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Perry Rhodan Magazine, Issues #1800 and #1801
Robert Feldhoff, translated by Dwight Decker
Vector Enterprises, 72 and 48 pages

Perry Rhodan Magazine
Perry Rhodan Magazine
Perry Rhodan
The first issue of the new American-edition Perry Rhodan starts with an introduction by Forrest J Ackerman. These magazine-format serial novels, handsomely packaged by start-up publisher Vector Enterprises, offer complex, involved stories with an old-style mix of character and action. The series starts with a new storyline, Bridge to Eternity. As an added bonus, the first issue includes a detailed summary filling in background details of the first 999 issues of the German edition of Perry Rhodan.

Vector Enterprises

Past Feature Reviews
A review by Mark Shainblum

At last! The return of a good old-fashioned, honest-to-God pulp magazine.

I approached these publications completely unfamiliar with the world of Perry Rhodan, a German space opera series which has been in continuous publication since the early 1960s. Unfortunately, Perry's been in continuous German publication since then with several non-continuous forays into the North American paperback book market throughout the 60s and 70s. Though the character established a core fan following on this side of the Atlantic, he never really gained sufficient critical mass to sustain him over the long haul.

Thankfully, that seems to be changing. California-based Vector Enterprises has acquired the North American rights to the immortal, star-spanning hero and have relaunched him in an accessible, affordable newsprint magazine. A pulp magazine, in other words.

Perry Rhodan is a pulp in terms of content too, following the adventures of the title hero and his band of Immortal Circuit-bearers. According to background material provided in the first issue, Perry Rhodan is a American astronaut of German descent who was the first man on the moon in his universe's timeline. While on the moon, he and his teammates encounter a disabled alien vessel which has crash-landed and establishes humanity's first contact with an alien race, the Arkonides. Rhodan arranges for the Arkonides to transfer their advanced technology to Earth, and he uses his new-found status to avert a nuclear war and unify humanity. Later on in the series he thwarts extra-terrestrial invasions and acquires immortality. At the point where this new English-language series begins, he and his companions have been alive for literally thousands of years.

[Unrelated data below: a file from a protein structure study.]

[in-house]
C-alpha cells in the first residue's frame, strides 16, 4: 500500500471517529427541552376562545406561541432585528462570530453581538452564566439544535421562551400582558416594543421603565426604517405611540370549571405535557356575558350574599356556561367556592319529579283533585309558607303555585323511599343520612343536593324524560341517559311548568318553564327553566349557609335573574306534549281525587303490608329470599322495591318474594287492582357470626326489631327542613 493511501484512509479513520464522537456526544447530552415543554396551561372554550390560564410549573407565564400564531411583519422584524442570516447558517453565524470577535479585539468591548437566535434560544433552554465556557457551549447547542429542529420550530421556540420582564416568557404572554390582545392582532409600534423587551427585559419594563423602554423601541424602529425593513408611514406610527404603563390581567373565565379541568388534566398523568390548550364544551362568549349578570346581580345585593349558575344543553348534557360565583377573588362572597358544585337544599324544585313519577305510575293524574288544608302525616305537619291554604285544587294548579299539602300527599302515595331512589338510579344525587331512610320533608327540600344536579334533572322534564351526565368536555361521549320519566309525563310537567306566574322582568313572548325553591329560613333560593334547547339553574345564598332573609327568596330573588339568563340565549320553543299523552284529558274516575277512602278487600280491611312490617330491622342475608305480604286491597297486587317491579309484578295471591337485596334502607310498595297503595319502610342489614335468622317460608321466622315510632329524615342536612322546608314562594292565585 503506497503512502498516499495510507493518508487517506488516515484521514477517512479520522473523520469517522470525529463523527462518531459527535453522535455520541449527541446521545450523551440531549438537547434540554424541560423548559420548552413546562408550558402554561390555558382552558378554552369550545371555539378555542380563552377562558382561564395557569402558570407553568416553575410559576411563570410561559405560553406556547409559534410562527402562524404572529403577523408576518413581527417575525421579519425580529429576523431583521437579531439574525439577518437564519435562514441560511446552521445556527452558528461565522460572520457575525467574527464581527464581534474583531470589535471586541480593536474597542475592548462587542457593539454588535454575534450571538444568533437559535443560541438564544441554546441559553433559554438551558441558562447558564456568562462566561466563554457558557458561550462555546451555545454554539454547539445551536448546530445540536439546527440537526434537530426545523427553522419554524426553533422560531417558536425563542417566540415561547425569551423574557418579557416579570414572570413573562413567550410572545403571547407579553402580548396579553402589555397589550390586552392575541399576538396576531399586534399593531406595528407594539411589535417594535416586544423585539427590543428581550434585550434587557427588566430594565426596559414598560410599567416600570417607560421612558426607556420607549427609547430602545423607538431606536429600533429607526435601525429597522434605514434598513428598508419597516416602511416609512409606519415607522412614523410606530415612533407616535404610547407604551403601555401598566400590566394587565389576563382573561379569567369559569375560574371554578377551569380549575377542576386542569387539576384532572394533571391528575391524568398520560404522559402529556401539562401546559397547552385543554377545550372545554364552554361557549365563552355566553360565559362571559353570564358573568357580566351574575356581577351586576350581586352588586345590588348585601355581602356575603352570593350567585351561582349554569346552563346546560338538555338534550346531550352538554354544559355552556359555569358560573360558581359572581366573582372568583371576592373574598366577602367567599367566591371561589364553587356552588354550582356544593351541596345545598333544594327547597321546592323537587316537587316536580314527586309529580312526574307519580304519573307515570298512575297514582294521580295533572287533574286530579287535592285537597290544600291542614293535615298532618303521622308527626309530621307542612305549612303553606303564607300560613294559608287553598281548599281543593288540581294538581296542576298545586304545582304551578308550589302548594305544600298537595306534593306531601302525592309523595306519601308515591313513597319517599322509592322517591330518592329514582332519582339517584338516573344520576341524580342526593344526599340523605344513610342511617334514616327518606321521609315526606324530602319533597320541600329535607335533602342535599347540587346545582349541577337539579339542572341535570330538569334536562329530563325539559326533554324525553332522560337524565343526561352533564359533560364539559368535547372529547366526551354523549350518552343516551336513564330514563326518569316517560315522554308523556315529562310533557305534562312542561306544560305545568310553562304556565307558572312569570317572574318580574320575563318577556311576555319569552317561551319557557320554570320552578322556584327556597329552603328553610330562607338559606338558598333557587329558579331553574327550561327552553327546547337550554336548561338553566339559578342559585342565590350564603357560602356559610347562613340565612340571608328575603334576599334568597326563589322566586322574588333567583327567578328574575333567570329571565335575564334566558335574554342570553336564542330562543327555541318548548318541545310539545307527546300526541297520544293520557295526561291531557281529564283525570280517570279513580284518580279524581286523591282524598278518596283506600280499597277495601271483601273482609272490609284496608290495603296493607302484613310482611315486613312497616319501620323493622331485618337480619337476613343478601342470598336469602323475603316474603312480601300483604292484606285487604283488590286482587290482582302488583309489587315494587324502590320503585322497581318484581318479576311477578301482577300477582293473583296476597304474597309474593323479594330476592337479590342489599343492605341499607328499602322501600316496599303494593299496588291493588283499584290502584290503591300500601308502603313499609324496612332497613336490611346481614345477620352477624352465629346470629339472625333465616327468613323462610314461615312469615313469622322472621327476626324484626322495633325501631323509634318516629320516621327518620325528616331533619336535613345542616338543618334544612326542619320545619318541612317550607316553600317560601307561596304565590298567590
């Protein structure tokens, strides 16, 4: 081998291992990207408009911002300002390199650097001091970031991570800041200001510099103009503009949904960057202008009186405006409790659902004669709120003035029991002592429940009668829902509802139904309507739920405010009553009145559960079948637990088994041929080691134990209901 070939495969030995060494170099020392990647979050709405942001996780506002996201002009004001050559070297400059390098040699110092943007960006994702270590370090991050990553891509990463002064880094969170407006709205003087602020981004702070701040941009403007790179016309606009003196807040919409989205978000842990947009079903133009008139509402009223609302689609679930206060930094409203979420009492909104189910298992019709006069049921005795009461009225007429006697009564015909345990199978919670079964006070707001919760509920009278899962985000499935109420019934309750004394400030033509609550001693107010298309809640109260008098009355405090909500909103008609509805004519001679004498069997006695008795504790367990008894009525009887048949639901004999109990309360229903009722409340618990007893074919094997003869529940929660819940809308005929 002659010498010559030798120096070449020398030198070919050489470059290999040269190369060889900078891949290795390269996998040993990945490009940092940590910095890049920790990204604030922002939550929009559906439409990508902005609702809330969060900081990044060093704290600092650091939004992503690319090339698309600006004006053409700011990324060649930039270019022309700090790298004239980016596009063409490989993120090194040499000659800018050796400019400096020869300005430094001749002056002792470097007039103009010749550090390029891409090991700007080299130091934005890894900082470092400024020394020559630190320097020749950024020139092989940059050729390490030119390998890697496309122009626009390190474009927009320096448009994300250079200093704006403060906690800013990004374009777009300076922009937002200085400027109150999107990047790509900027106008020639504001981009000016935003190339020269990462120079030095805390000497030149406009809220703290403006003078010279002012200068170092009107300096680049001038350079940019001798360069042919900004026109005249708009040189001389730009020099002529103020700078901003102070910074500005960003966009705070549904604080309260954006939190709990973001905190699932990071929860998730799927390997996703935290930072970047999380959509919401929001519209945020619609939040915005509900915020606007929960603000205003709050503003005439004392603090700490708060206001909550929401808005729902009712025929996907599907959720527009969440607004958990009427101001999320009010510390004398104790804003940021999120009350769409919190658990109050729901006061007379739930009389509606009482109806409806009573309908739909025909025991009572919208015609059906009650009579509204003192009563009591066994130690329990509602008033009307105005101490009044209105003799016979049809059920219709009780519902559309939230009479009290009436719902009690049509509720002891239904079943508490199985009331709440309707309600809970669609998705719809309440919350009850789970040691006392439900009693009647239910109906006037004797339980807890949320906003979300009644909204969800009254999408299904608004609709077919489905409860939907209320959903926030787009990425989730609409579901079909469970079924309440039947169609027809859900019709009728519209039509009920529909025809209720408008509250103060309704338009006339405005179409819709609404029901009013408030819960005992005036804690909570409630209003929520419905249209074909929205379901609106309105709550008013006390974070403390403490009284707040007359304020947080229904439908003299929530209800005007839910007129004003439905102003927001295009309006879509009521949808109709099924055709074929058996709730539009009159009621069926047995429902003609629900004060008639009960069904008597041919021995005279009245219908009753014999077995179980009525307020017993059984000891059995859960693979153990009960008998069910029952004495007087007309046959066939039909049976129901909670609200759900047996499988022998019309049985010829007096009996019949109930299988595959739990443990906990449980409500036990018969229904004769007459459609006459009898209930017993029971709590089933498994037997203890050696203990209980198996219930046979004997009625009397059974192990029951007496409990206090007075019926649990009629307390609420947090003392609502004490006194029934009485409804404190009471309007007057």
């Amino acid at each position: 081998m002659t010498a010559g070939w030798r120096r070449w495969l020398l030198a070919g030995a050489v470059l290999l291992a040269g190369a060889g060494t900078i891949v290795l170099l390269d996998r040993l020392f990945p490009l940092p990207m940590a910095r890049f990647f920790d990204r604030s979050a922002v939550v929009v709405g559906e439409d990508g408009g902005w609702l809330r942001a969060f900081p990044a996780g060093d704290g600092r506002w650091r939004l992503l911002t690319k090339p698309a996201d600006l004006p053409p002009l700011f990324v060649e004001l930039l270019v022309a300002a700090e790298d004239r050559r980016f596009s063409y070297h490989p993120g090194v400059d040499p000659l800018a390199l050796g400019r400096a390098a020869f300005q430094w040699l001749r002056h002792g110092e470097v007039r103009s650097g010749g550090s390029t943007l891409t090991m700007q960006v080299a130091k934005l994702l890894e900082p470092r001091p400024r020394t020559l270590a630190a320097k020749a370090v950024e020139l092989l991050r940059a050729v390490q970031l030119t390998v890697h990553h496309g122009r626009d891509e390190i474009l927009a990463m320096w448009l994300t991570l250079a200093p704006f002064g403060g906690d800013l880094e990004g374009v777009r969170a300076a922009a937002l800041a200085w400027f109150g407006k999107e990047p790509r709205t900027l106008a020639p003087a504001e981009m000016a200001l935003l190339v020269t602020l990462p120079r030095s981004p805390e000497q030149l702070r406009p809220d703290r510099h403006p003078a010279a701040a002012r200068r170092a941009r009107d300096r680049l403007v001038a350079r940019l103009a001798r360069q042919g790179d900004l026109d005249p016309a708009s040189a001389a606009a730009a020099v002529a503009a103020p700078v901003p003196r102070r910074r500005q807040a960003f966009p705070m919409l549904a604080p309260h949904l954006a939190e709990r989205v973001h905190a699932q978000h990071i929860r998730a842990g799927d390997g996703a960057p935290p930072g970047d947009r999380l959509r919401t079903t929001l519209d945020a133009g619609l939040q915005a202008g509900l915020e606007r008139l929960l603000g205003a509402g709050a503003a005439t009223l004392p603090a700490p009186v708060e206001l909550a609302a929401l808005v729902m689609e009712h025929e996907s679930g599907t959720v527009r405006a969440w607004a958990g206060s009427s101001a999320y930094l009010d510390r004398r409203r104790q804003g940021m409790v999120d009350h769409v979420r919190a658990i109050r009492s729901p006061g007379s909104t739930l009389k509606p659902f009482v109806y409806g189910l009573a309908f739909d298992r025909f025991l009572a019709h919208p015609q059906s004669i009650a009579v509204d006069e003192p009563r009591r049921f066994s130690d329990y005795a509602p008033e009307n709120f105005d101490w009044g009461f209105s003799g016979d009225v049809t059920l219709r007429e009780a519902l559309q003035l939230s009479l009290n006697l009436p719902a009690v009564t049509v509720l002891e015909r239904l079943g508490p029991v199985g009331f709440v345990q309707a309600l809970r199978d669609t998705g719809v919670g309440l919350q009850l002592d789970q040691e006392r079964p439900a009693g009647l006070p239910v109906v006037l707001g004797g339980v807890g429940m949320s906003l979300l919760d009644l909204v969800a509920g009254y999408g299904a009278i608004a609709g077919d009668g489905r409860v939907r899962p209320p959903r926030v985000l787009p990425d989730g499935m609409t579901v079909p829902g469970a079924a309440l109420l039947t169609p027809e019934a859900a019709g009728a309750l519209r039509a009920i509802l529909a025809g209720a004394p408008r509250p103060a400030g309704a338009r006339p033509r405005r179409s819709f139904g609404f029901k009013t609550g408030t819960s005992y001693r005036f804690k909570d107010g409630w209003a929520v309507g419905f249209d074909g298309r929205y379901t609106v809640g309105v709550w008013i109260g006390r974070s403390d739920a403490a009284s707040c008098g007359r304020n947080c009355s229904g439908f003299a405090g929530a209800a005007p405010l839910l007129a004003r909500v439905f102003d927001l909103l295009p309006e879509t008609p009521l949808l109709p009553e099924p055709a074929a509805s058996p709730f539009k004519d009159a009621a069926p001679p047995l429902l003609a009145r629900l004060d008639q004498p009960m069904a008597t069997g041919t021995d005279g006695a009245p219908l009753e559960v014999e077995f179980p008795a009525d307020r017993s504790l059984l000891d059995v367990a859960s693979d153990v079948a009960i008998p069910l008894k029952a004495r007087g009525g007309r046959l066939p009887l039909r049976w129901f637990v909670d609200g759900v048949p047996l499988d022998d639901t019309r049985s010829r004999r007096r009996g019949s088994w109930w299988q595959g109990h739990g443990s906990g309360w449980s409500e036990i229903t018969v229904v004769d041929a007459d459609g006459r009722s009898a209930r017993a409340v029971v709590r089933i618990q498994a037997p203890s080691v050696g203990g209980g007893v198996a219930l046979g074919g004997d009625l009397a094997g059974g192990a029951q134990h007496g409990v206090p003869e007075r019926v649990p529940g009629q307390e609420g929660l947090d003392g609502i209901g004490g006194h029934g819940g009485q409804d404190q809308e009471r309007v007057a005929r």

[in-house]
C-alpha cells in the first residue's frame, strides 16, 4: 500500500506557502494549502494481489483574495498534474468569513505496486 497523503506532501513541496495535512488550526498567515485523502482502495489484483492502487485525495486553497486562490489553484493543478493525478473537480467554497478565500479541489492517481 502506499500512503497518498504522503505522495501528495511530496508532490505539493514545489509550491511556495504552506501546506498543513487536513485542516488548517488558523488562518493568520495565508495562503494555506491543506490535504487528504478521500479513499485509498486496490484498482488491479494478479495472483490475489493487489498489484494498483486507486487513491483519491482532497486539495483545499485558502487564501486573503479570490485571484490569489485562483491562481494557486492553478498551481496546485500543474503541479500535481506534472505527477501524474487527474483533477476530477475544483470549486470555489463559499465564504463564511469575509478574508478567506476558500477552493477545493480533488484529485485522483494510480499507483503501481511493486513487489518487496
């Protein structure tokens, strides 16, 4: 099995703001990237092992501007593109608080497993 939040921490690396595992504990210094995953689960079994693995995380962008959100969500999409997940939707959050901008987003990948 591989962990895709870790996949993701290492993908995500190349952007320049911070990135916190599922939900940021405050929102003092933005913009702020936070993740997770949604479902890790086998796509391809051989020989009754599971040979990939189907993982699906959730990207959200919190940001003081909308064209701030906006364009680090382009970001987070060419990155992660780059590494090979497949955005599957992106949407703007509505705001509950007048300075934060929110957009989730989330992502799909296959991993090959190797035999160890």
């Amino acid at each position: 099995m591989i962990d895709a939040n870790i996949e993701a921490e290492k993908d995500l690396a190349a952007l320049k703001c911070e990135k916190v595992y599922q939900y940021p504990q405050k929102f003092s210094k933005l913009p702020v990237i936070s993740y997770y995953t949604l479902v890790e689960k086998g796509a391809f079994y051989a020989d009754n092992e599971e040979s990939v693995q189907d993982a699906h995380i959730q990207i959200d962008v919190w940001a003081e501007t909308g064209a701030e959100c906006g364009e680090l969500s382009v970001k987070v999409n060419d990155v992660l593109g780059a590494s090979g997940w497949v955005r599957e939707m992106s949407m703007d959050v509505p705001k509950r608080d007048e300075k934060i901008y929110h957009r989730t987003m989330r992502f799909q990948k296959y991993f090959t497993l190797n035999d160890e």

It's always a little daunting stepping into the middle of a history-rich continuing series like Perry Rhodan. I am unavoidably reminded of DC Comics' The Legion of Superheroes (in more or less continuous publication since 1957) and Doctor Who, the BBC science fiction which premiered in 1963 and was the longest running drama show in television history, until recently. The lore is so deep, the history so convoluted that you can't help but feel like an outsider, like a foreigner who doesn't know the local language and cultural referents.

Thankfully, Vector seems to be an extremely smart operation and they've included a considerable amount of background information in both issues. This allows a painless, if not entirely seamless segue for the new reader. Keep in mind that this series is a galactic-spanning space opera saga with a time frame measured in thousands of years. The various authors shrug off half-centuries and centuries like water off a duck's back. These two issues alone cover almost a full century of the Rhodan-universe's history, and the second issue covers literally millions of years on the surface of the time-accelerated world of Trokan -- from total sterility and vacuum, through the beginnings of the evolutionary process to the rise of an intelligent species and civilization, all in less than 100 pages. Pretty impressive stuff.

I hope it's not ethnic stereotyping to say that, even in translation, these magazines have a particularly Germanic feel about them. Years pass, civilizations rise and fall, heroes begin and then abandon huge Arthurian quests and then begin even more grandiose schemes -- and yet there always seems to be a certain blasé mechanistic, matter-of-factness about the whole exercise. Which is not to say that the stories are uninteresting or badly written -- in fact the translations are some of the best I've ever seen of foreign-language SF. And Perry Rhodan himself, despite his specific unfamiliarity, is still extremely familiar in terms of the heroic archetype he represents.

All in all, I feel confident giving a hearty recommendation to this series. Fans of space opera and heroic fiction who may be getting tired of formulaic media tie-ins will particularly appreciate the magazine. Perry Rhodan may not be great, Earth-shaking literature, but it is well-executed space opera and an awful lot of fun.

Copyright © 1998 by Mark Shainblum

Mark Shainblum is the co-editor of Arrowdreams: An Anthology Of Alternate Canadas (Nuage Editions, 1997) the first anthology of Canadian alternate history. A veteran of the comic book field, Mark co-created the 1980s Canadian superhero Northguard and currently writes the Canadian political parody series Angloman both in the form of a paperback book series and as a weekly comic strip in the Montreal Gazette. He lives in Montreal with his computer, his slippers and a motley collection of books.

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